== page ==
Prepared by Worldwide ERC® Tax Counsel, Peter K. Scott
Peter Scott Associates
Employer-provided Relocation Loans
A. Types of relocation loans
1. Mortgage loans
A mortgage loan is extended by the employer to the employee with the understanding that the employee will use the proceeds of the loan to purchase a new principal residence. Such loan may be a demand or term loan, and is conditioned on the future performance of substantial services for the employer. The loan may have a market interest rate, a below market interest rate, or no interest at all.
2. Equity bridge loans
A loan may be offered to an employee in order to enable the employee to receive the equity out of an old unsold residence to make the down payment on a new residence. The terms of the loan may require that the proceeds be repaid within a short time after the sale of the former residence. The loan may have a market interest rate, or a below market interest rate, or no interest at all.
B. Imputation of interest on a loan transaction
1. Explanation of imputed interest
When a loan is made at a below market interest rate, or with no interest at all, the Internal Revenue Code may impute interest to the loan even though the lender and borrower never did. If imputed interest rules apply to an employee relocation loan, the amount by which a market rate of interest exceeds the loan’s actual rate of interest is considered income to the employee borrower. (The market rate used is the "applicable federal rate," which is computed by the IRS under a formula in the Internal Revenue Code and periodically adjusted.) This income is considered to be derived from the employer-lender, because the employer-lender is considered to have paid interest on the loan to itself on behalf of the employee-borrower.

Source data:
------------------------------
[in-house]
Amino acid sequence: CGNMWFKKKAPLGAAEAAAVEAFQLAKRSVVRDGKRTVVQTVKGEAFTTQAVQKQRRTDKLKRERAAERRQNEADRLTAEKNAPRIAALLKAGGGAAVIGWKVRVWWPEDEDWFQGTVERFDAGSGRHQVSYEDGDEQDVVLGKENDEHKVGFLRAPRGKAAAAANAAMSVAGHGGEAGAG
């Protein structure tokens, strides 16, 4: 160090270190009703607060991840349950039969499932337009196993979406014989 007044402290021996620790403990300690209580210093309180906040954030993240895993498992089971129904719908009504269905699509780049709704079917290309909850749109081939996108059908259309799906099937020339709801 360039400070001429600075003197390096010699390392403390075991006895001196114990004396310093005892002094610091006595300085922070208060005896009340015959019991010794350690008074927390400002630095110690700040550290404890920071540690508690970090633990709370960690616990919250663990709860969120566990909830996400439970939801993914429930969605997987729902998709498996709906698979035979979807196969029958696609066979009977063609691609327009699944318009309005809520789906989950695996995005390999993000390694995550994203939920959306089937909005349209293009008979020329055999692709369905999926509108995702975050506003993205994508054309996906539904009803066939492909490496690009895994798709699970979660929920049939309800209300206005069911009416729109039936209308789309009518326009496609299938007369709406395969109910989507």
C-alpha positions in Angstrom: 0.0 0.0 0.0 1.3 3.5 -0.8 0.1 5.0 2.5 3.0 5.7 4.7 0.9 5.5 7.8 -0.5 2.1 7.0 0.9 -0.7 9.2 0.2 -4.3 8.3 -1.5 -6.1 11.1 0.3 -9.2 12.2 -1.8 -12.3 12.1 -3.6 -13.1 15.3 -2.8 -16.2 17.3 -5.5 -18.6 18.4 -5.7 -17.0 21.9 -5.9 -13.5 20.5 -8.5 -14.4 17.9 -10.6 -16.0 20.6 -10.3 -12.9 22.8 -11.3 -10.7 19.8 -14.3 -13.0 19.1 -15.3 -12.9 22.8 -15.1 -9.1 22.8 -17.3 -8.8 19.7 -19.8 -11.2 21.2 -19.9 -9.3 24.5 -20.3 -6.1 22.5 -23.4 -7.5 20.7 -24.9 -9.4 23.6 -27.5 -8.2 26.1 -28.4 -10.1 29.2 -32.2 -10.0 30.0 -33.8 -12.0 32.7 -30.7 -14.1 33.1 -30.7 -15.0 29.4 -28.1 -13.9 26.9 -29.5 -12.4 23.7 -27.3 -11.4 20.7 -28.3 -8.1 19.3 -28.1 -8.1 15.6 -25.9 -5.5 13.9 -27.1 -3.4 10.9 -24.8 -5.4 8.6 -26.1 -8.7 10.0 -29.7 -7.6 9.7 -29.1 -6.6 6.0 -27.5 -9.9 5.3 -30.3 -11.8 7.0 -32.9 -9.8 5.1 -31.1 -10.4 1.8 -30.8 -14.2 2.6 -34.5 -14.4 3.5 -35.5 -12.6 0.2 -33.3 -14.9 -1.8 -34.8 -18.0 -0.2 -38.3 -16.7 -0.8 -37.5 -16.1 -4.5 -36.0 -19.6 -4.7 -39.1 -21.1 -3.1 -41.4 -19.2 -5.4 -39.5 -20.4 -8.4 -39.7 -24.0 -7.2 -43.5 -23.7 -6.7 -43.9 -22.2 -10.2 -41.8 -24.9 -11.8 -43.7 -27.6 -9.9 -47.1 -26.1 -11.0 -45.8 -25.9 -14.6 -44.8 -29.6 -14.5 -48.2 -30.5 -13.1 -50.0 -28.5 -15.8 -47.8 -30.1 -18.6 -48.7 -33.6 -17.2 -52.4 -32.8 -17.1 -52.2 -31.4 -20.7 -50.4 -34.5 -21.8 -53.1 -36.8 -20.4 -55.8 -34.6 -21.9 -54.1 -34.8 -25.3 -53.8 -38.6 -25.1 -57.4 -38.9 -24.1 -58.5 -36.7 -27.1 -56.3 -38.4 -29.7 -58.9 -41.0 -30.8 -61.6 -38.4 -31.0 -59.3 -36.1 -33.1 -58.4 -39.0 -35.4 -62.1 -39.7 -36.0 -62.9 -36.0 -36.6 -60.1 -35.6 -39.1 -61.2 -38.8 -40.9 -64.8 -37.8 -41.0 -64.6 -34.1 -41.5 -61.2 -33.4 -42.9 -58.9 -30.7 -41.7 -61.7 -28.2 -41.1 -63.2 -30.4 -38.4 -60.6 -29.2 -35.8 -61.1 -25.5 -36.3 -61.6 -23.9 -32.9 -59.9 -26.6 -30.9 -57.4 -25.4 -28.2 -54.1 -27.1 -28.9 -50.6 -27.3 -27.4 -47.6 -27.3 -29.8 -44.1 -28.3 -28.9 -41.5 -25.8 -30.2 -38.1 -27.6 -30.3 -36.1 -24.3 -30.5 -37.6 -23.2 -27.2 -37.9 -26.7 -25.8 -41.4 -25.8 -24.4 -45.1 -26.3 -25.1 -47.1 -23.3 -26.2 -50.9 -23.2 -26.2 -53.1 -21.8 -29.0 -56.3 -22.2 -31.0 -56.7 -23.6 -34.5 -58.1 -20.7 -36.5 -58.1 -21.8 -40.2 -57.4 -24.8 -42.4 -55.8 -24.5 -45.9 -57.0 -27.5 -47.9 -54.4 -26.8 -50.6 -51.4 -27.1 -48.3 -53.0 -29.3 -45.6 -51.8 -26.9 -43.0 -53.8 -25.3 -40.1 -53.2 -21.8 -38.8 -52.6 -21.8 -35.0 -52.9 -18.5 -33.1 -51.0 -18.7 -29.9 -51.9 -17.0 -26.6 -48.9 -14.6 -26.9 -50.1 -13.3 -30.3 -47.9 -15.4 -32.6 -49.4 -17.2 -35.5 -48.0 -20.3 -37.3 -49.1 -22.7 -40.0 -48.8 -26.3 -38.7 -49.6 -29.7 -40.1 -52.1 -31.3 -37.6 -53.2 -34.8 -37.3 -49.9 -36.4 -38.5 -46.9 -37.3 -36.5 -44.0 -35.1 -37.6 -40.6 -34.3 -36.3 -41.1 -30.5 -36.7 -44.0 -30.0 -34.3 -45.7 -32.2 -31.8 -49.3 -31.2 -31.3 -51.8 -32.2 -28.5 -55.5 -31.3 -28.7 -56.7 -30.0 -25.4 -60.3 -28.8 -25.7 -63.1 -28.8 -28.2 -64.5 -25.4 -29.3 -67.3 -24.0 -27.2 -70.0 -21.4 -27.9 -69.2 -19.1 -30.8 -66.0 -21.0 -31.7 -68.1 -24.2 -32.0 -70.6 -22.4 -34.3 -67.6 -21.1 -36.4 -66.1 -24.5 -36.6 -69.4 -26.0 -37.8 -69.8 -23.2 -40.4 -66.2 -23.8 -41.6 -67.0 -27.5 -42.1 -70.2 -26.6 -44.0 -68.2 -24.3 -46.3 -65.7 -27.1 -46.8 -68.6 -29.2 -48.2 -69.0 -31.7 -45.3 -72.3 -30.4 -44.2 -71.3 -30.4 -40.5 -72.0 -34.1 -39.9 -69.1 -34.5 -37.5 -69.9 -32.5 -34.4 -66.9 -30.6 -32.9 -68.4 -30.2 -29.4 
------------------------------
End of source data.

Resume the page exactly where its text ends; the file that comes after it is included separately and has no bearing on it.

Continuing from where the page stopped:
2. An example of imputed interest
An example of imputed interest may be helpful in understanding this complex area. Assume that the employer has made an interest-free bridge loan to the employee. The market rate of interest on the loan would be $100 per month if interest were charged by the employer-lender. No interest is paid by the employee-borrower or received by the employer-lender. However, the tax law considers the employee-borrower to have owed $100 of interest, and since the employee’s obligation to pay this $100 was satisfied by the employer-lender, the transaction is treated as though the employer-lender paid $100 per month to the employee-borrower, who then repaid it to the employer-lender. This characterization of the transaction gives rise to $100 per month of compensation income to the employee-borrower.
3. Reporting requirements for imputed interest
The employee-borrower must report imputed income on his/her tax return, even though the employee never received it, but then may be entitled to a corresponding deduction for the interest theoretically paid on the employee’s behalf by the employer-lender.
4. Negative tax consequences of imputed interest